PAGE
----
February 4, 2023

Volume XIII, Number 35

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February 03, 2023

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February 02, 2023

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What the Inflation Reduction Act of 2022 Means for Renewable Energy Developers, Investors and Manufacturers

On July 27, 2022, Senator Joe Manchin (D-WV) and Senate Majority Leader Chuck Schumer (D-NY) announced that they had reached an agreement on a proposed reconciliation package: the Inflation Reduction Act of 2022, HR 5376, 117th Cong. (Act). The Act includes $369 billion in energy and climate spending and contains several new or expanded sources of government support for the development of a domestic clean energy industry and for the gradual transition to a more sustainable energy economy.

Major provisions of the Act that are of most interest to the clean energy industry include (1) extension and expansion of existing investment and production tax credits for renewable energy; (2) a mechanism to sell tax credits for renewable energy; (3) tax credits for the domestic production of solar cells; (4) manufacturing tax credits for energy storage systems; (5) investment tax credits for industrial or manufacturing facilities for the production of green energy merchandise; (6) additional funding for US Department of Energy (DOE) loans; (7) a 10-year extension of tax credits for rooftop solar panels; and (8) a program for energy-efficient affordable housing.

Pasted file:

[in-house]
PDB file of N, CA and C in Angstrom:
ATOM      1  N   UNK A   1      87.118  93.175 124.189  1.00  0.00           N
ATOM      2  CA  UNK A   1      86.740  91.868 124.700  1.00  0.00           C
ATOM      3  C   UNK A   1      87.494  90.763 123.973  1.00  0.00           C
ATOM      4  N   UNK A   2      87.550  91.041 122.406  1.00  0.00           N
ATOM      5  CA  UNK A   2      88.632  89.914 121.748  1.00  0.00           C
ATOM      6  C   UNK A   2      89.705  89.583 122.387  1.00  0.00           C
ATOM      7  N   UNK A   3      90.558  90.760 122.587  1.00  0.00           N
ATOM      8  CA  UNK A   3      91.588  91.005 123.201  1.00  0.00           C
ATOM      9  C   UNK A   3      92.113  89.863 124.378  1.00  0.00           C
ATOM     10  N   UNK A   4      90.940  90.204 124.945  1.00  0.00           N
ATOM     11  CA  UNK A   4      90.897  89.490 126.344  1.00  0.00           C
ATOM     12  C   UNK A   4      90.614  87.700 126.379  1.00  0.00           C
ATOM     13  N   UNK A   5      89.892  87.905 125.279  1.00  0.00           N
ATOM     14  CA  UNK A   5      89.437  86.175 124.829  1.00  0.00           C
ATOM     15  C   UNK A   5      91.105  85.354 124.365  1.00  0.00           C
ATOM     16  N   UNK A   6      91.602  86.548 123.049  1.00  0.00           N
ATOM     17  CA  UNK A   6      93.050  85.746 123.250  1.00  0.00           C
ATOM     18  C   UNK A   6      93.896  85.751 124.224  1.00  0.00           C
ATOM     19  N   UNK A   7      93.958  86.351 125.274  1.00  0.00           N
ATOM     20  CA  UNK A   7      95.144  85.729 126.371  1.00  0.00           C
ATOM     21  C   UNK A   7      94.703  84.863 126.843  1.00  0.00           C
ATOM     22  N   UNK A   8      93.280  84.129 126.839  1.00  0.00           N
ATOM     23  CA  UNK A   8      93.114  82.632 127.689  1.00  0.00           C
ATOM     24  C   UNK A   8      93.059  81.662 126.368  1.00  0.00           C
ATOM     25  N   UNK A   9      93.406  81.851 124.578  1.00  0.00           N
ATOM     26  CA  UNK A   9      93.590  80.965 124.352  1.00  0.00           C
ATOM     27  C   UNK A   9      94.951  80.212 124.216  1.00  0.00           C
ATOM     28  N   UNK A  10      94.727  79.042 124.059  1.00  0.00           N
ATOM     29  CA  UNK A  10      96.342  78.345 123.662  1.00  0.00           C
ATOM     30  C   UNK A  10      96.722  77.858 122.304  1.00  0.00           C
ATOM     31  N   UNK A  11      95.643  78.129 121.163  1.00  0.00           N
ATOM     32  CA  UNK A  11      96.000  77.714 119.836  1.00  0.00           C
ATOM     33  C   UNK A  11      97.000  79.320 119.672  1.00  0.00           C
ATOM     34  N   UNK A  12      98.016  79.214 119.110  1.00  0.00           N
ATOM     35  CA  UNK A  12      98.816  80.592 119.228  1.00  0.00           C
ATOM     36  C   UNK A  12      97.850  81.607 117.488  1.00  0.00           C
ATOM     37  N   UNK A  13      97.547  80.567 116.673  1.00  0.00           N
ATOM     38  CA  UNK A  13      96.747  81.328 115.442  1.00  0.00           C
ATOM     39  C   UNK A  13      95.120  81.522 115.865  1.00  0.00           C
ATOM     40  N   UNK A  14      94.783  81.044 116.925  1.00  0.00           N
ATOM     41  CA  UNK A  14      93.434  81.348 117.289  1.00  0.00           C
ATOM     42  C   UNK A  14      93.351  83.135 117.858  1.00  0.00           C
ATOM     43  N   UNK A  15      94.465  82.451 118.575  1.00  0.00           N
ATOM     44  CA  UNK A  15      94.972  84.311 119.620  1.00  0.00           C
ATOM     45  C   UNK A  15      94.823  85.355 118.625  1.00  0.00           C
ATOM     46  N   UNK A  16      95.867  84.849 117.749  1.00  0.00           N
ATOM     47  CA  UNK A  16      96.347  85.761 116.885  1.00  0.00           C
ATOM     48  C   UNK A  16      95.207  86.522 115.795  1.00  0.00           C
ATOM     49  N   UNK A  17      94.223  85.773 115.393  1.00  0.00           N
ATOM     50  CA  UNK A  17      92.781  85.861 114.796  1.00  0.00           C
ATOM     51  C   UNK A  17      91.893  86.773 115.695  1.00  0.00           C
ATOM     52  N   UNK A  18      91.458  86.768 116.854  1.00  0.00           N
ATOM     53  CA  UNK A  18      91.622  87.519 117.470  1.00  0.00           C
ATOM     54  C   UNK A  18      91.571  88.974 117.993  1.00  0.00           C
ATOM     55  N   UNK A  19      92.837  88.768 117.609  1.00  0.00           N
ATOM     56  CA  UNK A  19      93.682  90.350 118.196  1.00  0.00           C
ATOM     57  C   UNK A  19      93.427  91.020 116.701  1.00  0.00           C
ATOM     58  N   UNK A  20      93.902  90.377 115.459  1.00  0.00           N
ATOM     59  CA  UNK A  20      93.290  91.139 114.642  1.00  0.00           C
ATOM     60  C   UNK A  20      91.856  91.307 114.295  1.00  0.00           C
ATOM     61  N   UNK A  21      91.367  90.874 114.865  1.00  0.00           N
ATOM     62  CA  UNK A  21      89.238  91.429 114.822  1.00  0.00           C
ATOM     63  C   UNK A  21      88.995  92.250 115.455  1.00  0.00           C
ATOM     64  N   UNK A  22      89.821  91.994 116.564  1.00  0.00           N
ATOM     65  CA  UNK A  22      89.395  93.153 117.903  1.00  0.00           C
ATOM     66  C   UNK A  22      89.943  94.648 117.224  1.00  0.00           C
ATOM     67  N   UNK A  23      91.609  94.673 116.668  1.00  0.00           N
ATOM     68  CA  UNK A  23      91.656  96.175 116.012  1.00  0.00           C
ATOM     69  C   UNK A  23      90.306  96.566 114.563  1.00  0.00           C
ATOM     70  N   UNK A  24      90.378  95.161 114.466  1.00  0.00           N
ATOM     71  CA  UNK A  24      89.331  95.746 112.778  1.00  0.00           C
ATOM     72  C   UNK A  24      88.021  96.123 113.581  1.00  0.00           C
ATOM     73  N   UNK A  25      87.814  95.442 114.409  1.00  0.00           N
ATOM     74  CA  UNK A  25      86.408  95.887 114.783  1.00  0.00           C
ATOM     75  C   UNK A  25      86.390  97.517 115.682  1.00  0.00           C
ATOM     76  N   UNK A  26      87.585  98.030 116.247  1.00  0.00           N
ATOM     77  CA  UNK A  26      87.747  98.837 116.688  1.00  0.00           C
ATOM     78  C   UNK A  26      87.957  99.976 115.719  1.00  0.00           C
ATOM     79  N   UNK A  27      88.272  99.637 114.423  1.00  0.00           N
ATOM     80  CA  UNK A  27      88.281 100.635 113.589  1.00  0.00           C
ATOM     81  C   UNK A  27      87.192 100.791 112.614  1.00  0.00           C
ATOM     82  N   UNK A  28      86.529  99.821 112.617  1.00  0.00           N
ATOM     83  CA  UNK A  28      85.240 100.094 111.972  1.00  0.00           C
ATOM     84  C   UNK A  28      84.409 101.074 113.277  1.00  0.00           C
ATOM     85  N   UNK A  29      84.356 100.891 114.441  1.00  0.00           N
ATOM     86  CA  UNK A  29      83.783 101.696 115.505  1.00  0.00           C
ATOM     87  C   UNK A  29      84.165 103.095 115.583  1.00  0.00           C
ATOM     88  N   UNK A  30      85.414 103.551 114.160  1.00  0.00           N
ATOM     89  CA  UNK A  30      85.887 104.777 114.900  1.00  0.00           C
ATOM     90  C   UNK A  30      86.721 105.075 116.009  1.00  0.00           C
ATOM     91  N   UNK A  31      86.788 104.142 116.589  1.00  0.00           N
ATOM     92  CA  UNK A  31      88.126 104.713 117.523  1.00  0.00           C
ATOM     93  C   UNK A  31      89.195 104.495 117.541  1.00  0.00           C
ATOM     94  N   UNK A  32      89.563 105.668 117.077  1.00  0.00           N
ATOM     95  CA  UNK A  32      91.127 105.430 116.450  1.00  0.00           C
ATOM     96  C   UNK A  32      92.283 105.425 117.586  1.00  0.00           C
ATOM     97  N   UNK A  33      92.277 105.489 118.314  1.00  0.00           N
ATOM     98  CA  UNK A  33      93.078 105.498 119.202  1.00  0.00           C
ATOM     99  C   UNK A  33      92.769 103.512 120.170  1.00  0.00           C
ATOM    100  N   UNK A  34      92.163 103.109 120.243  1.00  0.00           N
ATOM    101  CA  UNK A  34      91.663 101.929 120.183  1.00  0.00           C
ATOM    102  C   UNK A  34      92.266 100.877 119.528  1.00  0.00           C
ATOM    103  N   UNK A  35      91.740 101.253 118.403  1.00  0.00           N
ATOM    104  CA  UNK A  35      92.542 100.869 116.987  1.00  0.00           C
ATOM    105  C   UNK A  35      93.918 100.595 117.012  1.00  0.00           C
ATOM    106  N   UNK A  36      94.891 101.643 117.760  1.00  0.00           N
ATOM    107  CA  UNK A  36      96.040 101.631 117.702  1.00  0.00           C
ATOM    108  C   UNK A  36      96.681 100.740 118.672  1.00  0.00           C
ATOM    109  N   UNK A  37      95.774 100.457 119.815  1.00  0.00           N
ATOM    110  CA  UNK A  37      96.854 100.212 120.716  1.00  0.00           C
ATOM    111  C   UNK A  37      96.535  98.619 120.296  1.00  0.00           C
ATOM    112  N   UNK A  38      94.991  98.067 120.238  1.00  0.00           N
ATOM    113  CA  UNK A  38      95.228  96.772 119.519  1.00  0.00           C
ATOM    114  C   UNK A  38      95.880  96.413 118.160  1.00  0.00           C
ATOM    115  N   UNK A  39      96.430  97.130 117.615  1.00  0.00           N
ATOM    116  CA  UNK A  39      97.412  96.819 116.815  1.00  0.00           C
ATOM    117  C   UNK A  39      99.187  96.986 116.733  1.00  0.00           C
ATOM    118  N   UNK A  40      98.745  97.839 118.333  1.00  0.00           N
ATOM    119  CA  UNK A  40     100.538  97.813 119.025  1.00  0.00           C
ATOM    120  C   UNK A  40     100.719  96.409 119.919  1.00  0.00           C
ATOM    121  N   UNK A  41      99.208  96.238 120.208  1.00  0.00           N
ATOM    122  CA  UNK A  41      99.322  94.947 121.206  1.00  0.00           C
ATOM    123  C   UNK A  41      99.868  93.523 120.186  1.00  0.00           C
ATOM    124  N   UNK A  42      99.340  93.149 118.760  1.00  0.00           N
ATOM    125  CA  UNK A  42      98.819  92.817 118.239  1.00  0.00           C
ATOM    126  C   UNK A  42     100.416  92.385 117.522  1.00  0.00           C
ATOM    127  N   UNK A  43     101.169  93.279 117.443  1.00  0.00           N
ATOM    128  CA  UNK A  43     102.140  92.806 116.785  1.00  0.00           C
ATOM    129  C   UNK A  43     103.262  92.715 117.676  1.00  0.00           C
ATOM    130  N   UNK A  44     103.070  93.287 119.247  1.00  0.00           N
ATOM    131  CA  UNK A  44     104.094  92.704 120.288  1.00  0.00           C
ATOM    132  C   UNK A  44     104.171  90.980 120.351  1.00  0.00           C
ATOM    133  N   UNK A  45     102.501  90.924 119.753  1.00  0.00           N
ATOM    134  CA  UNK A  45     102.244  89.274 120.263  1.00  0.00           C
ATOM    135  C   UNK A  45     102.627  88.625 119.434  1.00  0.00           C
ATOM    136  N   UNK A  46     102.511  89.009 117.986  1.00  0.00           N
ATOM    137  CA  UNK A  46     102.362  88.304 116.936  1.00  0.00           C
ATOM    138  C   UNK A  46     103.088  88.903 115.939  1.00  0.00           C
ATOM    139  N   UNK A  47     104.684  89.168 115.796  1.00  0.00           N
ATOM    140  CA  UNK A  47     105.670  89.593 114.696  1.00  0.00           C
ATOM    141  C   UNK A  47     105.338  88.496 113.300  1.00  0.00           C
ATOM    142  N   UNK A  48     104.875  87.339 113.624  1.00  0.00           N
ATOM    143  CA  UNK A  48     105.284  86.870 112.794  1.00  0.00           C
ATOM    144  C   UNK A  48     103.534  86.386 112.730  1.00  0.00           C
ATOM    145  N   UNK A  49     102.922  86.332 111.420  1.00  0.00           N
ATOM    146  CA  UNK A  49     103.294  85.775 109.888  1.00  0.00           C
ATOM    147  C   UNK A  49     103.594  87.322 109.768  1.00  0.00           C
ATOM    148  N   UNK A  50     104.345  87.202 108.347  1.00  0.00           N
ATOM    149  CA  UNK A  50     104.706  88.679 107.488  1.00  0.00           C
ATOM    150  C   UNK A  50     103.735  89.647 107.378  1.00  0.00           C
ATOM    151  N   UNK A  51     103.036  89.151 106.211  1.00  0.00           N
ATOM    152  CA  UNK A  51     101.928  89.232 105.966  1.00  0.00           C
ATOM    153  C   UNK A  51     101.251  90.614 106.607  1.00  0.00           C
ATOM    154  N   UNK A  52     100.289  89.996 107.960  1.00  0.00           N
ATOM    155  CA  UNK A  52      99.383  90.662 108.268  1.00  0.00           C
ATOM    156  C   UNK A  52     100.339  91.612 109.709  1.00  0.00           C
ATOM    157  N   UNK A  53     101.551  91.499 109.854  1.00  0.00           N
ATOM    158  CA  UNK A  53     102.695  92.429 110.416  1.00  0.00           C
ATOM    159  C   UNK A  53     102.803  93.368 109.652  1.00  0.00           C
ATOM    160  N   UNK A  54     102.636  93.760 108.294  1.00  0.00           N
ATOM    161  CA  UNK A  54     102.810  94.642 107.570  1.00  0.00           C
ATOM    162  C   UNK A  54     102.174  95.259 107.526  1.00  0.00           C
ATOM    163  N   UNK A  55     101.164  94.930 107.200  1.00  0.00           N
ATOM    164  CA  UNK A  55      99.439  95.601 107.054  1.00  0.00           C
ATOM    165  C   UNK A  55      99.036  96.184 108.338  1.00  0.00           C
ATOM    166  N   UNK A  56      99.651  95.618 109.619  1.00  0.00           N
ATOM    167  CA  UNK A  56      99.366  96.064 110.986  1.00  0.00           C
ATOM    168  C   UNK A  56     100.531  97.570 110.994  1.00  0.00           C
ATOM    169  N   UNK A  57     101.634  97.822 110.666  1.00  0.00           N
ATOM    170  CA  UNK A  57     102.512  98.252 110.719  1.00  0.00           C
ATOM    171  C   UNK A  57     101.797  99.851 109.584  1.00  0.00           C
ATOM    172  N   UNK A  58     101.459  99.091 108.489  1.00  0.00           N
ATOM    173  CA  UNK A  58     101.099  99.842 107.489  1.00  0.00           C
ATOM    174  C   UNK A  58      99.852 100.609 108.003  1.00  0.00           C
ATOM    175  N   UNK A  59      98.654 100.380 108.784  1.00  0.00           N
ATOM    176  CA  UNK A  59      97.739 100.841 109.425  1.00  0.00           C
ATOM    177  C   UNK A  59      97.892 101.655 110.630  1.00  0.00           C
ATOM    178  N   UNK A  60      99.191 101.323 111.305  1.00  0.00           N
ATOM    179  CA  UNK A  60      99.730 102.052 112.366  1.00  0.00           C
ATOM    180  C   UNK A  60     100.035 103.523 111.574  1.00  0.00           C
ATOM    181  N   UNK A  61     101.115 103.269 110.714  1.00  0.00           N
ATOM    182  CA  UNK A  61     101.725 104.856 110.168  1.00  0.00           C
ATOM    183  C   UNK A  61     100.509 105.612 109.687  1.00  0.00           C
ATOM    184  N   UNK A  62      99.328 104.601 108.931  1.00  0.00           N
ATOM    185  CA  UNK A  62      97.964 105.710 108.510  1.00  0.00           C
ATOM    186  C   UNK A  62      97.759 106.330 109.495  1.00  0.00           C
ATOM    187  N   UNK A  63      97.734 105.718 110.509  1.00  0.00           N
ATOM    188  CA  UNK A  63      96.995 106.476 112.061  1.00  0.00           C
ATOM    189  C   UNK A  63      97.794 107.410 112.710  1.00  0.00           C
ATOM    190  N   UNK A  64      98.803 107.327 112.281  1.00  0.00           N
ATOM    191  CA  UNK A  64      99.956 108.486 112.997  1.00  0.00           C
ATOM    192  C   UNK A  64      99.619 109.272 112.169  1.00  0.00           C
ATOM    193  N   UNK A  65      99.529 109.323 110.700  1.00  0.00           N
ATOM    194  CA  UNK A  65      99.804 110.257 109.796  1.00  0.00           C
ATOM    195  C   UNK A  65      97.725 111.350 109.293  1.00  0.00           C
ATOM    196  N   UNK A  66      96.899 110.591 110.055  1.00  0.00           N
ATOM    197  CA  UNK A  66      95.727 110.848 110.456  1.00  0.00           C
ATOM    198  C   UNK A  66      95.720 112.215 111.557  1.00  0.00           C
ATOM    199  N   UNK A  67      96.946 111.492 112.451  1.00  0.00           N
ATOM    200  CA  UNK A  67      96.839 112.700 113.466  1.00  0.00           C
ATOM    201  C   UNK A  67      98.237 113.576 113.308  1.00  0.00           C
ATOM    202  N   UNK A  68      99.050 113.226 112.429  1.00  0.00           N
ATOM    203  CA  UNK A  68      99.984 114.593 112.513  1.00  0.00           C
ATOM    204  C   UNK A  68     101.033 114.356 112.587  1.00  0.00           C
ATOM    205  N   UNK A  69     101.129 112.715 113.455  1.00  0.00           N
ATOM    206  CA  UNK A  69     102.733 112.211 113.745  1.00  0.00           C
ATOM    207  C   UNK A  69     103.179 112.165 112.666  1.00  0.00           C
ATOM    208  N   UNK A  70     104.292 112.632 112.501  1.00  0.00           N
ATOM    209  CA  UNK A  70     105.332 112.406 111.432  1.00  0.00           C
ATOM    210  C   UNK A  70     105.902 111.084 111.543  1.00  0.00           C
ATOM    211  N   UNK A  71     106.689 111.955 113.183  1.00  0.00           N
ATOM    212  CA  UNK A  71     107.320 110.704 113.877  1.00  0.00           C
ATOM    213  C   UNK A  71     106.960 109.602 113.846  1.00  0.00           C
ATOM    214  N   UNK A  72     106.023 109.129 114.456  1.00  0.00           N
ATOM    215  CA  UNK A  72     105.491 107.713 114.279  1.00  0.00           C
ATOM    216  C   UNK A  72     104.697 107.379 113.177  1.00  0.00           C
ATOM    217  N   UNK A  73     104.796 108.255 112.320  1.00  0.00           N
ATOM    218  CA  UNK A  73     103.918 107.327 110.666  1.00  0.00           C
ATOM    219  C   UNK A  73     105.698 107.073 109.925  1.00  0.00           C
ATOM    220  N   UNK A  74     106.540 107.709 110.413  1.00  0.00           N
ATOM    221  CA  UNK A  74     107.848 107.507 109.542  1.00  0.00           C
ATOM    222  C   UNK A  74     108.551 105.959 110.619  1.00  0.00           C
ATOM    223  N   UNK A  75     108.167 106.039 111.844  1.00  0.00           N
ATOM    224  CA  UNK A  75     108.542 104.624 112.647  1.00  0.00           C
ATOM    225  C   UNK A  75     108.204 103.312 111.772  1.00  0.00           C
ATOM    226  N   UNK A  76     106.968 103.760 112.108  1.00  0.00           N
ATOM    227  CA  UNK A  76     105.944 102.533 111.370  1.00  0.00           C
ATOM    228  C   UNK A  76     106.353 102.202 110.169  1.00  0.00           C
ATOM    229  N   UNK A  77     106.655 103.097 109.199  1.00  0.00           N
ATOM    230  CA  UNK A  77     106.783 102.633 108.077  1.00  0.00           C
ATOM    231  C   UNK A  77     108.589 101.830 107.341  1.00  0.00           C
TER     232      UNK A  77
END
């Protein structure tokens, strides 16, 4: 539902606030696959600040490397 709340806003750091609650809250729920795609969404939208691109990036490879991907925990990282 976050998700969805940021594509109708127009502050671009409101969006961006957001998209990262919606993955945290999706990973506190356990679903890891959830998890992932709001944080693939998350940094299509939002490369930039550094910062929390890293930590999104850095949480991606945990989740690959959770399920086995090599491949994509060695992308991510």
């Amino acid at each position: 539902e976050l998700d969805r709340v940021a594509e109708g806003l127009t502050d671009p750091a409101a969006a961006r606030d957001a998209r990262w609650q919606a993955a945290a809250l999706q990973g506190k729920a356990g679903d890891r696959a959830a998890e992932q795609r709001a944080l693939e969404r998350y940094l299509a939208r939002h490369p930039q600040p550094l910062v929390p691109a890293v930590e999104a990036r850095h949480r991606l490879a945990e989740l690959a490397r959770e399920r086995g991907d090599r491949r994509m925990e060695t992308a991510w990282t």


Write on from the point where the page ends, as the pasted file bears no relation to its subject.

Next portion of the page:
Importantly, the Act contains an additional $500 million appropriation to carry out the Defense Production Act (DPA). The Act does not contain, nor have we seen elsewhere, any additional information on the specifics of how the Biden administration intends to use these appropriated funds. The administration has previously announced its intention to use the DPA to accelerate the domestic production of solar cells and related materials.



Getting a bit more granular on each of the above:

1. Renewable Energy Tax Credits: The Act incorporates many of the original features we saw in last year’s Build Back Better Act proposals: